The vision would be focused on – “happy childhood leading to valuable and contended citizens with good character. living with dignity

Therefore the key reforms should include:

1. Formal schooling from Grade 1 should not start before the age of 6 years. Play school or preschool should be based on child centered creativity.

2. School students to attend a maximum of 4 (four) hours of school time per day. ( Start at 8.00 or 8.30 and finish at 12.00 or 12.30). In order ensure a healthy future generation (devoid of diabetes caused by such factors such as stress and irregular meal times)a play break of ½ hr and a balanced mid day meal to be made available for all.

3. All competitive examinations up to grade 5 including grade 5 scholarship test to be abolished.

4. O’levels and A’levels should be more assessment based. Child’s education should be focused on character building and preparation for contribution to a prosperous life in Sri Lanka.

5. Tertiary and vocational education must be built for skills acquisition. University education based on research and innovation on science and technology should be emphasized.

6. Children must be allowed and encouraged to spend a minimum of 1 hr play time and 3 hrs of reading, hobbies or experimental awareness on science and environment each day. (Parents should limit TV and internet access to a maximum of 1/2 hr per day for children).

7. All Teachers should undergo training for child centered education and made responsible for each child’s progress.

8. All children should be encouraged to learn two foreign languages such as English, German, French, Chinese or Japanese. Tuition classes should be limited to a maximum of 2 hrs per week for language learning only. Teaching standards of tuition classes monitored and approved.

9. The school curricula would consist of three core subjects – Science, Mathematics and communication (mother tongue and link language English). Optional subjects to include foreign languages, History, Biology and Natural sciences etc.

10. Religious knowledge must be provided by local religious institutions (temples, churches etc on Saturdays or Sundays.)

11. All schools to be provided with good library facilities and children encouraged to read and learn. (Most libraries in local schools are nothing more than locked cupboards filled with old text books)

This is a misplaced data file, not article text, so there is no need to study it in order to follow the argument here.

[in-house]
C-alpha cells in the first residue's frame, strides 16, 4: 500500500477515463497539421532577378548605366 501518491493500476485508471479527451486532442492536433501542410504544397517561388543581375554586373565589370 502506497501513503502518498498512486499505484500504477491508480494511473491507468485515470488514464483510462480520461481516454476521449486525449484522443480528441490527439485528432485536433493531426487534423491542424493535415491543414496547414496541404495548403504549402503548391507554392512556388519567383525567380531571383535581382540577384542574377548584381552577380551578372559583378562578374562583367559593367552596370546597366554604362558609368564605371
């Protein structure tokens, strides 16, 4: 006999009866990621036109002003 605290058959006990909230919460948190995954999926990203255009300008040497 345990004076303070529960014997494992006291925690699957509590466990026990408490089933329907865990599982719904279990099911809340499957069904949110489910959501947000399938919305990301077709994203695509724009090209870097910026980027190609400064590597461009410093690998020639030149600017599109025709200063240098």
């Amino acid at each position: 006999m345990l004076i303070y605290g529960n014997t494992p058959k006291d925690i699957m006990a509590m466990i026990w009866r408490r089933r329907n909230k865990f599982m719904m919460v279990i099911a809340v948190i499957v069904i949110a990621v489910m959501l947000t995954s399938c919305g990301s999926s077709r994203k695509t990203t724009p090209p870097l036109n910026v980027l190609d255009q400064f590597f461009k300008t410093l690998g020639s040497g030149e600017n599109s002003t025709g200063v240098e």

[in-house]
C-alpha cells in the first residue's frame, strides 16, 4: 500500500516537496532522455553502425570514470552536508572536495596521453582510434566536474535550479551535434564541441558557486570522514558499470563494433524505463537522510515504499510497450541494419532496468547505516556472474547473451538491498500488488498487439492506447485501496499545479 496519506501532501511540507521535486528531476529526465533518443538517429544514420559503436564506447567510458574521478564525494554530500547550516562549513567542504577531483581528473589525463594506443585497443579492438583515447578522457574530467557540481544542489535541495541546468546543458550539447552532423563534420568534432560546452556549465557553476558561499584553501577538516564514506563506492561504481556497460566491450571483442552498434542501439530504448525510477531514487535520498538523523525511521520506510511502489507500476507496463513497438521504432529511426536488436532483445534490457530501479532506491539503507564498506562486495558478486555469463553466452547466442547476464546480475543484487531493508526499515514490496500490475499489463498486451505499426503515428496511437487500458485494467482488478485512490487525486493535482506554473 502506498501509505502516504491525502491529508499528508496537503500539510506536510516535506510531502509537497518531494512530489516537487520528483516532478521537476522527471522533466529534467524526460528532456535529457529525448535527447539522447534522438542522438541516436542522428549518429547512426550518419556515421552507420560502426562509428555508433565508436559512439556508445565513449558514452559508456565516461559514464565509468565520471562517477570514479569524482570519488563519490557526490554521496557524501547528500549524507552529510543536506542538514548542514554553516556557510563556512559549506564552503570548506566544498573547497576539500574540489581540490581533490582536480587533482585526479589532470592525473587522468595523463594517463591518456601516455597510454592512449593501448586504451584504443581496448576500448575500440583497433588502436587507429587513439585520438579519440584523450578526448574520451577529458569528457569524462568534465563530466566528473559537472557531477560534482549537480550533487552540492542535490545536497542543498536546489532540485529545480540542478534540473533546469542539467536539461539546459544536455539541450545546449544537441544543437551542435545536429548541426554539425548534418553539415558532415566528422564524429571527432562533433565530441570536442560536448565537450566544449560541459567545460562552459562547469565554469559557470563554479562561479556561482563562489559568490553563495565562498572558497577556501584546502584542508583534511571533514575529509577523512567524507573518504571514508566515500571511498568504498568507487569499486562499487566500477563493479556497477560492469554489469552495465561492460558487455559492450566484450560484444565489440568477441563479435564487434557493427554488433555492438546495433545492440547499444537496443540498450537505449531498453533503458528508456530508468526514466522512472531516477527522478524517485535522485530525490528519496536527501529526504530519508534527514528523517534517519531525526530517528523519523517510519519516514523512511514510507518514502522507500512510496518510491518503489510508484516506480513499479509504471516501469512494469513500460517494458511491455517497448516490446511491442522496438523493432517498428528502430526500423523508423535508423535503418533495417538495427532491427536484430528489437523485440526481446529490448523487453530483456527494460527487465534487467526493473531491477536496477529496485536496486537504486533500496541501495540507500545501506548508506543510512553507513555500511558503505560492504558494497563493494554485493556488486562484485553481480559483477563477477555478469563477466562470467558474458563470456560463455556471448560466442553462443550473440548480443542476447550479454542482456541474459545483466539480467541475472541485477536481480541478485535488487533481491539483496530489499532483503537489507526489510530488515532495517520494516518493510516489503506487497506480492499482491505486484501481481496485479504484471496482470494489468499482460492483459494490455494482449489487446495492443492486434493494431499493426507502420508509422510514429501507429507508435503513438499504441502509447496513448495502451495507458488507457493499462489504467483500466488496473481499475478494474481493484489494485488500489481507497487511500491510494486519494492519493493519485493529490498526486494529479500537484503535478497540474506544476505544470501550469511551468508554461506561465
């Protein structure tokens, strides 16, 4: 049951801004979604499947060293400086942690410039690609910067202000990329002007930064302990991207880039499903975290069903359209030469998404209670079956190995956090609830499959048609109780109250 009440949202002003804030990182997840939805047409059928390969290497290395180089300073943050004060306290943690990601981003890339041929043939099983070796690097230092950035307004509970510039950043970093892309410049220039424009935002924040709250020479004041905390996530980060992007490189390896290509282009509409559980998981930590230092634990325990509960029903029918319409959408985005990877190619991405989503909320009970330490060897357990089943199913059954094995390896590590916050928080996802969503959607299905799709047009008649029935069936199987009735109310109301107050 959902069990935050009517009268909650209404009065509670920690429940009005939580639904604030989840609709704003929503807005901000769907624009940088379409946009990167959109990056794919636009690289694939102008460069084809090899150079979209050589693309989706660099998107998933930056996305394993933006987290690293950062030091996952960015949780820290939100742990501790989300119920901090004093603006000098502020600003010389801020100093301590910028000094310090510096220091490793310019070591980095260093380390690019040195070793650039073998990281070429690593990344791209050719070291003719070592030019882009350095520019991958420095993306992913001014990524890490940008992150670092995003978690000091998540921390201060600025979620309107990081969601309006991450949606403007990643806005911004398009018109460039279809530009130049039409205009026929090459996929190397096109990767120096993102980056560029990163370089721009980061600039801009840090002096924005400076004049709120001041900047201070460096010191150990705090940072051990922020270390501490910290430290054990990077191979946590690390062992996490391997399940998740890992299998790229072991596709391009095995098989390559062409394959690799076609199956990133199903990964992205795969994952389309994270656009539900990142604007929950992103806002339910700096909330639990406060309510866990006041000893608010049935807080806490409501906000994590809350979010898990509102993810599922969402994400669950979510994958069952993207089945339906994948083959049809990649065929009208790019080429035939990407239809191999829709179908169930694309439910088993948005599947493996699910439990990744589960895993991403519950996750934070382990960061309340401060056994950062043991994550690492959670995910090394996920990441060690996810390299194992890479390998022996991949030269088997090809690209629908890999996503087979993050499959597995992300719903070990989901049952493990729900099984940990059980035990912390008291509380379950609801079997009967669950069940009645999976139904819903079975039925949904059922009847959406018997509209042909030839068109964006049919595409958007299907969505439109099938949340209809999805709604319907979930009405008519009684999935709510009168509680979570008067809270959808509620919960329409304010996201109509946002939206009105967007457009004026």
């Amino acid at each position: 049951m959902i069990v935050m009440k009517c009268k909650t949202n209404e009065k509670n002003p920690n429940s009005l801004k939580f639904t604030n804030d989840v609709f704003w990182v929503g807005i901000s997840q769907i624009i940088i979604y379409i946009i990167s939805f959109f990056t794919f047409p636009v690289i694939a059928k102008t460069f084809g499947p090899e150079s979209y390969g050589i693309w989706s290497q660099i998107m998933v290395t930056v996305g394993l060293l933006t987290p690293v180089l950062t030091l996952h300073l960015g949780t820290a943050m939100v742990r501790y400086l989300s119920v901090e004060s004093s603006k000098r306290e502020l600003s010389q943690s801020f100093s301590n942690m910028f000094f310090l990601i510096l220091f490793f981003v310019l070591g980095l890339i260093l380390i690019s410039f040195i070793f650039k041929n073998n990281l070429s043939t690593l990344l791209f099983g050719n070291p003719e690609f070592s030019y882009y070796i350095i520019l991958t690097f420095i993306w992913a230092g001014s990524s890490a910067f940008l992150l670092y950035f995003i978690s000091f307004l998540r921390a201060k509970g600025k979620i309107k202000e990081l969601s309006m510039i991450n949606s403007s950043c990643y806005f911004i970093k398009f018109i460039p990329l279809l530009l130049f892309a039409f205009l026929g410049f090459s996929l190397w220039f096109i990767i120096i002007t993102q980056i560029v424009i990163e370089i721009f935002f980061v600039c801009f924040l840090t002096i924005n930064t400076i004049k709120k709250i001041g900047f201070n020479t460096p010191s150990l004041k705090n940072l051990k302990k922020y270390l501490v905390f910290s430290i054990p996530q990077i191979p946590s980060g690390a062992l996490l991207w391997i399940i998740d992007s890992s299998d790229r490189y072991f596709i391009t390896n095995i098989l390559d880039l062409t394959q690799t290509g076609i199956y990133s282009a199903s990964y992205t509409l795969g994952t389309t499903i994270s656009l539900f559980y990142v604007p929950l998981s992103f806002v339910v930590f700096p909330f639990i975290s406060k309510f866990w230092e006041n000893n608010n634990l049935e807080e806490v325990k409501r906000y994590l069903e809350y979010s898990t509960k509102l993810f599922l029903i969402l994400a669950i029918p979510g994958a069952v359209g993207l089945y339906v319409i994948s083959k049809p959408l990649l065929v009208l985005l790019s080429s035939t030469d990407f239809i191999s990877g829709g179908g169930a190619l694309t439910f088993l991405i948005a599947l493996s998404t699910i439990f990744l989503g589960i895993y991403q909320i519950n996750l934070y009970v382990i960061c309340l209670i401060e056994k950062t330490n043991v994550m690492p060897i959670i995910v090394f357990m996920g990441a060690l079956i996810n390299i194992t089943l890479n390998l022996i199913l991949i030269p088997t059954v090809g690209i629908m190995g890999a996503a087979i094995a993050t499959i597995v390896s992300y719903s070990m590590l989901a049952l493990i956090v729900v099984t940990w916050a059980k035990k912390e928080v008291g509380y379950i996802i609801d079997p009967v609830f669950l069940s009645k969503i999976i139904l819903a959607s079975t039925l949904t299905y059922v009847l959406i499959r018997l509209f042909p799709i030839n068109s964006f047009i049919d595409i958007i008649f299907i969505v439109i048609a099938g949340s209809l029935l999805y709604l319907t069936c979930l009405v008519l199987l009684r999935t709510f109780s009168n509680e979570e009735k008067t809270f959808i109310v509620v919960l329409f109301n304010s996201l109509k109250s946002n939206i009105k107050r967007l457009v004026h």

12. Plan to have a target of 80% of school leavers going into further education or training, with 20% of school children entering University, 30% vocational or tertiary education studies and 30% attending job oriented skills training.

13. Plan to have (1) one prestigious University with 5000 places in each district by 2016. University entry should be based on SAT (Standard aptitude Test) based examinations only.

14. Identify, recruit and train the number of required Teachers, lecturers, instructors and professors to meet the above demands. All new teaching professionals to be proficient in the three languages –Singhalese, Tamil and English)

15. Qualified teaching professionals to have high professional recognition, respect.

16. All schools (National and Private) to follow a new reformed system.

17. Reform progress should be regularly monitored. (OECD could assess pre and post reform results with international standards for comparison.)

18. A study of the Finland’s Education reforms could be undertaken in preparation.

The above maybe considered by some as a tall order. However, if we as a people have the desire to succeed, the faith in our own capabilities and take action, I believe we can achieve it.

Indeed such changes can be achieved through effective communication and serious commitment. However, failure to carry out required reforms will lead to creating an unhealthy future population that our health service would not be able to cope with. The choice is to invest now in proper education or spend later on medication for a sick generation.

We cannot build a future for our youth. So Let us build a youth for a future.